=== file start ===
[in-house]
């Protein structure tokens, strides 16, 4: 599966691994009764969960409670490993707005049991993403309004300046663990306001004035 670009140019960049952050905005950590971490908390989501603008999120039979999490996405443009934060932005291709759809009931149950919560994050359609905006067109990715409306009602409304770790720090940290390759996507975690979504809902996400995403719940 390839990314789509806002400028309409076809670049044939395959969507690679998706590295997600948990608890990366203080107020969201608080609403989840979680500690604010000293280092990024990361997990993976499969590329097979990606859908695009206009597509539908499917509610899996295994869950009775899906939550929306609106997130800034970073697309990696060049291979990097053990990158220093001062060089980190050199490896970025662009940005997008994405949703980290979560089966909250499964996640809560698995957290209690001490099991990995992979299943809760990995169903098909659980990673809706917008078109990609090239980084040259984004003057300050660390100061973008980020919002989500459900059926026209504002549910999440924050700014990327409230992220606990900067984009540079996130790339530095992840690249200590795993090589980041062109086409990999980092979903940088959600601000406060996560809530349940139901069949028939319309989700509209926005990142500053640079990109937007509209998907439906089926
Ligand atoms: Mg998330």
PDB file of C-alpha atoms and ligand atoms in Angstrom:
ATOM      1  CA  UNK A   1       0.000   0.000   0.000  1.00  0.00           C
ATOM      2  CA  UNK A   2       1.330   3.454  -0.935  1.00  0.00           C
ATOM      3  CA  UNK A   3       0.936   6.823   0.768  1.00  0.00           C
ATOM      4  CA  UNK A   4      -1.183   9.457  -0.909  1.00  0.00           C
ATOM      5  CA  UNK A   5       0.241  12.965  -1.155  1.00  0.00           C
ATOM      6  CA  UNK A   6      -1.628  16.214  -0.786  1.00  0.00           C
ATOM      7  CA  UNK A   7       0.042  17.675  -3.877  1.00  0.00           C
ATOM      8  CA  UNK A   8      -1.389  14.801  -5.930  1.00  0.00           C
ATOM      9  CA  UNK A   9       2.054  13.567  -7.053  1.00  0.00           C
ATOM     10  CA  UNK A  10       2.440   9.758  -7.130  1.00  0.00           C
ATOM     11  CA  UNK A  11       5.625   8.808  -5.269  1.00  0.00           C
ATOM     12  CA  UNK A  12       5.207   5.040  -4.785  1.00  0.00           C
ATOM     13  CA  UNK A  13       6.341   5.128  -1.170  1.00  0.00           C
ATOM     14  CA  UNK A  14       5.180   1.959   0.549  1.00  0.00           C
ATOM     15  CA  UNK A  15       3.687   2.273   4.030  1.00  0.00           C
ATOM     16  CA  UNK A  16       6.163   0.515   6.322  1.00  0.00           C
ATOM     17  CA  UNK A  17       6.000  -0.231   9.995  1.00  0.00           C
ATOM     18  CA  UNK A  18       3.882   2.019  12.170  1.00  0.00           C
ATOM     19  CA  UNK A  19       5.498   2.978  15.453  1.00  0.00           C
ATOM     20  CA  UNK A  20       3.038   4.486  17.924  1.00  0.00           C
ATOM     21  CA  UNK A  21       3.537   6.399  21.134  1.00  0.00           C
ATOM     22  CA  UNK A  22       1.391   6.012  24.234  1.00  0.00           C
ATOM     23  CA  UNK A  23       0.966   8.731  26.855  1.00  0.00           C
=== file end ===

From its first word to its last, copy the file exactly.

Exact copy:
[in-house]
């Protein structure tokens, strides 16, 4: 599966691994009764969960409670490993707005049991993403309004300046663990306001004035 670009140019960049952050905005950590971490908390989501603008999120039979999490996405443009934060932005291709759809009931149950919560994050359609905006067109990715409306009602409304770790720090940290390759996507975690979504809902996400995403719940 390839990314789509806002400028309409076809670049044939395959969507690679998706590295997600948990608890990366203080107020969201608080609403989840979680500690604010000293280092990024990361997990993976499969590329097979990606859908695009206009597509539908499917509610899996295994869950009775899906939550929306609106997130800034970073697309990696060049291979990097053990990158220093001062060089980190050199490896970025662009940005997008994405949703980290979560089966909250499964996640809560698995957290209690001490099991990995992979299943809760990995169903098909659980990673809706917008078109990609090239980084040259984004003057300050660390100061973008980020919002989500459900059926026209504002549910999440924050700014990327409230992220606990900067984009540079996130790339530095992840690249200590795993090589980041062109086409990999980092979903940088959600601000406060996560809530349940139901069949028939319309989700509209926005990142500053640079990109937007509209998907439906089926
Ligand atoms: Mg998330």
PDB file of C-alpha atoms and ligand atoms in Angstrom:
ATOM      1  CA  UNK A   1       0.000   0.000   0.000  1.00  0.00           C
ATOM      2  CA  UNK A   2       1.330   3.454  -0.935  1.00  0.00           C
ATOM      3  CA  UNK A   3       0.936   6.823   0.768  1.00  0.00           C
ATOM      4  CA  UNK A   4      -1.183   9.457  -0.909  1.00  0.00           C
ATOM      5  CA  UNK A   5       0.241  12.965  -1.155  1.00  0.00           C
ATOM      6  CA  UNK A   6      -1.628  16.214  -0.786  1.00  0.00           C
ATOM      7  CA  UNK A   7       0.042  17.675  -3.877  1.00  0.00           C
ATOM      8  CA  UNK A   8      -1.389  14.801  -5.930  1.00  0.00           C
ATOM      9  CA  UNK A   9       2.054  13.567  -7.053  1.00  0.00           C
ATOM     10  CA  UNK A  10       2.440   9.758  -7.130  1.00  0.00           C
ATOM     11  CA  UNK A  11       5.625   8.808  -5.269  1.00  0.00           C
ATOM     12  CA  UNK A  12       5.207   5.040  -4.785  1.00  0.00           C
ATOM     13  CA  UNK A  13       6.341   5.128  -1.170  1.00  0.00           C
ATOM     14  CA  UNK A  14       5.180   1.959   0.549  1.00  0.00           C
ATOM     15  CA  UNK A  15       3.687   2.273   4.030  1.00  0.00           C
ATOM     16  CA  UNK A  16       6.163   0.515   6.322  1.00  0.00           C
ATOM     17  CA  UNK A  17       6.000  -0.231   9.995  1.00  0.00           C
ATOM     18  CA  UNK A  18       3.882   2.019  12.170  1.00  0.00           C
ATOM     19  CA  UNK A  19       5.498   2.978  15.453  1.00  0.00           C
ATOM     20  CA  UNK A  20       3.038   4.486  17.924  1.00  0.00           C
ATOM     21  CA  UNK A  21       3.537   6.399  21.134  1.00  0.00           C
ATOM     22  CA  UNK A  22       1.391   6.012  24.234  1.00  0.00           C
ATOM     23  CA  UNK A  23       0.966   8.731  26.855  1.00  0.00           C